four questions about Trappist-1, this planetary system that could host life 39 light years from Earth

four questions about Trappist-1, this planetary system that could host life 39 light years from Earth

four questions about Trappist-1, this planetary system that could host life 39 light years from Earth

Enthusiasm is highest within the scientific community. The James Webb Telescope began observing the system of seven exoplanets discovered in 2017. This set of Earth-like planets located around a star could very well meet the prerequisites for the possible presence of life forms. Franceinfo explains why, with Trappist-1, researchers have their heads in the stars more than ever.

1What is Trappist-1?

In 2017 the aThis is discovered by an international team led by Belgian researchers from the University of Liège the existence of seven exoplanets, all close to the size of the Earth. They orbit Trappist-1, a dwarf star located 39 light years from our solar system. Why “Trappist”? In homage to the telescope of the same name located in Chile that made this observation … and also in a nod to a Belgian beer.

“Trappist-1 is a red dwarf, when our Sun is a yellow dwarf”, explains to franceinfo Philippe Delorme, researcher at the Institute of Planetology and Astrophysics of Grenoble (IPAG). It is ten times less massive than our star. red dwarfs “are the smallest and faintest stars; about 80% of the stars are red dwarfs, but none are visible to the naked eye from Land”Futura Sciences details.

2What are the specificities of these planets?

The seven planets (baptized b, c, d, e, f, g and h) are rocky and non-gaseous, like Jupiter or Saturn. These seven planets are very close to their star. “If we were to confront our solar system, it is as if they were in the orbit of Mercury”, explains to franceinfo Marc Ollivier, astronomer and director of the Institute of Space Astrophysics of Orsay (Essonne). This means they revolve around Trappist-1 in a very short time, between a day and a half, for the closest, and 19 days, for the farthest, reports The Parisian.

Another feature: this system is located less than forty light years from Earth. Knowing that one light year equals about 9,500 billion km, Trappist-1 is therefore about 370,000 billion km from us.

“It is the very close suburb of the Earth, when we know that our galaxy, the Milky Way, measures 100,000 light years.”

Marc Ollivier, astronomer and director of the Institute for Space Astrophysics

to franceinfo

Finally, these planets are aligned, that is, they lower the brightness of the star when they make their revolution, “which makes them easier to study”adds Philippe Delorme.

3Why does this system excite the scientific community?

Several thousand exoplanetary systems have already been detected in space since the first in 1995, but this arouses a particular enthusiasm. “There is a conjunction between the presence of planets in the habitable zone of a star and James Webb’s ability to observe”points out Philippe Delorme. “It is the system physically closest to the Earth, with planets that resemble it and are aligned”He adds.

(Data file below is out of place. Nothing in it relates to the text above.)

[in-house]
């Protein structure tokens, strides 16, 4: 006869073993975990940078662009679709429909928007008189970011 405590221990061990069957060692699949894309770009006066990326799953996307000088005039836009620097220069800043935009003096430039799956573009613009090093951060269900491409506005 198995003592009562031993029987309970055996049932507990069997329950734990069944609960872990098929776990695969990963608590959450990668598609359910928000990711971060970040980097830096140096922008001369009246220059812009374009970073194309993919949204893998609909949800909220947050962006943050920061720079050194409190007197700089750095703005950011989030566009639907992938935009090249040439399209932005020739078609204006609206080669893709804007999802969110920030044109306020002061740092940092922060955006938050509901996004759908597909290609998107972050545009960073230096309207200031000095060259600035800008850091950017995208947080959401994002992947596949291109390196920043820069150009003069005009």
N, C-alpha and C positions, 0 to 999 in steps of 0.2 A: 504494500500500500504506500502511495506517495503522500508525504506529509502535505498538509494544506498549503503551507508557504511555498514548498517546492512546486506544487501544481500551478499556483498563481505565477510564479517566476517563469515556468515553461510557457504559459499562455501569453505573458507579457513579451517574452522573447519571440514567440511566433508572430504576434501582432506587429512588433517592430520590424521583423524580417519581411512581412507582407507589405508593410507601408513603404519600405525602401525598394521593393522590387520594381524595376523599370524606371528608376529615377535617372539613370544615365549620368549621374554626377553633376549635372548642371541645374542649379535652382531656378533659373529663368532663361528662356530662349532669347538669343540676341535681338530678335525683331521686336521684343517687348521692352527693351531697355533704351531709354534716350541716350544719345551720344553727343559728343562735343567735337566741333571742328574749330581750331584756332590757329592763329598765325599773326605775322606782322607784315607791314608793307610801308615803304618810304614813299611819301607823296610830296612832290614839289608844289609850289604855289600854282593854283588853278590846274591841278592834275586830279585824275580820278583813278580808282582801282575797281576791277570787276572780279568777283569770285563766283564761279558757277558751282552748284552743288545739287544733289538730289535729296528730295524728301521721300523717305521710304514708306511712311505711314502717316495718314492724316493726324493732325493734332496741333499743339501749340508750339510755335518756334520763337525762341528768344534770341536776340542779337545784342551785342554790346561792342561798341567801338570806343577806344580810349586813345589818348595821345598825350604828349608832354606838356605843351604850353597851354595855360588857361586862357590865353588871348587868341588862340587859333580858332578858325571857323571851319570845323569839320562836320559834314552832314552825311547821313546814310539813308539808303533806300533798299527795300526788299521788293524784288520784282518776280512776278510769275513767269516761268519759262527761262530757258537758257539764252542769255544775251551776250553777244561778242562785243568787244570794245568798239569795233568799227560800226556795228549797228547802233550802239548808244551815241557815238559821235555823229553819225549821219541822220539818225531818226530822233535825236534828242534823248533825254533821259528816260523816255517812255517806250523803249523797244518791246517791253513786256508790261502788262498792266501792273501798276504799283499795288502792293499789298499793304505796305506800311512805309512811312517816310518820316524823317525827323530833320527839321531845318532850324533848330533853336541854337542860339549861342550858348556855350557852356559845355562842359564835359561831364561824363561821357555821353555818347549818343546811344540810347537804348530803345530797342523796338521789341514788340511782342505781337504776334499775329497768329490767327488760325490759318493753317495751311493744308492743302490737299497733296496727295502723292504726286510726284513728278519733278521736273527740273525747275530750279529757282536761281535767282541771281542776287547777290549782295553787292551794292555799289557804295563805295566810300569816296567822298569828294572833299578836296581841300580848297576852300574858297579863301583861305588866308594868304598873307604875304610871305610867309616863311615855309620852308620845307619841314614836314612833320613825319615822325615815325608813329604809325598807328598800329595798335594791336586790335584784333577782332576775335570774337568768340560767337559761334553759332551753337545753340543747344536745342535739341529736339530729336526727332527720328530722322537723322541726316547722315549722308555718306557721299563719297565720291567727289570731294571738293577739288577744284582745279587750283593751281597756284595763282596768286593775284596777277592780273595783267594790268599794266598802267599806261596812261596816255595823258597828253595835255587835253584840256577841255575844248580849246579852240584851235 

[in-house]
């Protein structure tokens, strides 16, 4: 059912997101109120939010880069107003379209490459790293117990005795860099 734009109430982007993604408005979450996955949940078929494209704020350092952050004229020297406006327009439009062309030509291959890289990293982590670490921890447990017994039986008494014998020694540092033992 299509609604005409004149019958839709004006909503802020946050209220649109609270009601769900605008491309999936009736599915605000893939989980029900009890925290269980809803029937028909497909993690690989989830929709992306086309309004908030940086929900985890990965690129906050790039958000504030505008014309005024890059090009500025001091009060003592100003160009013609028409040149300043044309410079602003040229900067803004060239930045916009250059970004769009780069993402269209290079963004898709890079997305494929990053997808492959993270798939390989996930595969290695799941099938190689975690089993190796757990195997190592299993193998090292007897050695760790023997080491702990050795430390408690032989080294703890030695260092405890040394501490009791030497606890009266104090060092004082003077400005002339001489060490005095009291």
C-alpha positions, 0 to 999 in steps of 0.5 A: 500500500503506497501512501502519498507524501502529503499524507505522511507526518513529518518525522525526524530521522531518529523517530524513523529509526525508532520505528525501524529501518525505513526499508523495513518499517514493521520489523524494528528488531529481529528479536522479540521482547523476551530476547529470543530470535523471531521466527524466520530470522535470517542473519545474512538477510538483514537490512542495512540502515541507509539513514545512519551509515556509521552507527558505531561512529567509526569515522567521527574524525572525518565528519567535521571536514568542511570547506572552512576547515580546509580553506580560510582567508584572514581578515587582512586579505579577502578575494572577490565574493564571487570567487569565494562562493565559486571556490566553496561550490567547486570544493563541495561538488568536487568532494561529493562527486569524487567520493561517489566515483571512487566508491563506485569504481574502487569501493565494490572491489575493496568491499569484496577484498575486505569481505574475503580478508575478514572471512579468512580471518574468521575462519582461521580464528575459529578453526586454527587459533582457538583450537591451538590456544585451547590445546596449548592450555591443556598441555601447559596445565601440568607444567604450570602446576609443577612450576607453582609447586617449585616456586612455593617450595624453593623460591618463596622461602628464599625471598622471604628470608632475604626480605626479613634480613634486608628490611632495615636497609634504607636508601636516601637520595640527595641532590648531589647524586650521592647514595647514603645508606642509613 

Three of the planets, e, f and g, precisely The Parisianare therefore found in the “living area” of Trappist-1, i.e. neither too close nor too far from it, offering adequate temperatures for liquid water to exist on their surface.

“It doesn’t mean there is life, but it does mean it’s not foolish to think so.”

Philippe Delorme, researcher at the Institute of Planetology and Astrophysics of Grenoble

to franceinfo

The system “Trappist-1 is uniqueconfirms to AFP Olivia Lim, doctoral student at the University of Montreal. All, or almost all, the conditions that are favorable for us to search for life outside our solar system “.

However, if there is life, it could be very different from what we know on Earth, because the rotation of the planets on themselves and their revolution around Trappist-1 could be synchronous. “As for our Moon, for which we always see the same face, the star would only see one face of the planets, explains Marc Olivier, then it would be the eternal day for this side and the eternal night for the other. “

4Why is James Webb changing the game?

If the Trappist telescope in Chile could find them, it couldn’t go much further. James Webb can. “VS ‘it really is the perfect tool to study the Trappist-1 planetary system, a star that emits mainly in the infrared, being James Webb an infrared space telescope “affirms a Parisian Michele Gillon, astronomer at the University of Liège. Thanks to its more sophisticated tools, it will be able to determine if these planets have an atmosphere and, if so, its composition.

How ? Observing the planets as they pass around the star, that is, as they pass in front of it, from our point of view. With each passage of a planet in front of Trappist-1, James Webb will be able to observe the star’s decrease in brightness, but also to shoot down its light, by means of spectroscopy, just as a rainbow breaks sunlight into different colors. .

By multiplying the observations, James Webb will then be able to identify the possible presence “of traces of biomarkers, slip Philippe Delormethat is, the presence of a gas or a combination of gases that we would detect in an atmosphere, which we cannot explain by anything other than the presence of a form of life “.” The presence of methane and oxygen, as on Earth, would be really exciting “concludes the scientist.

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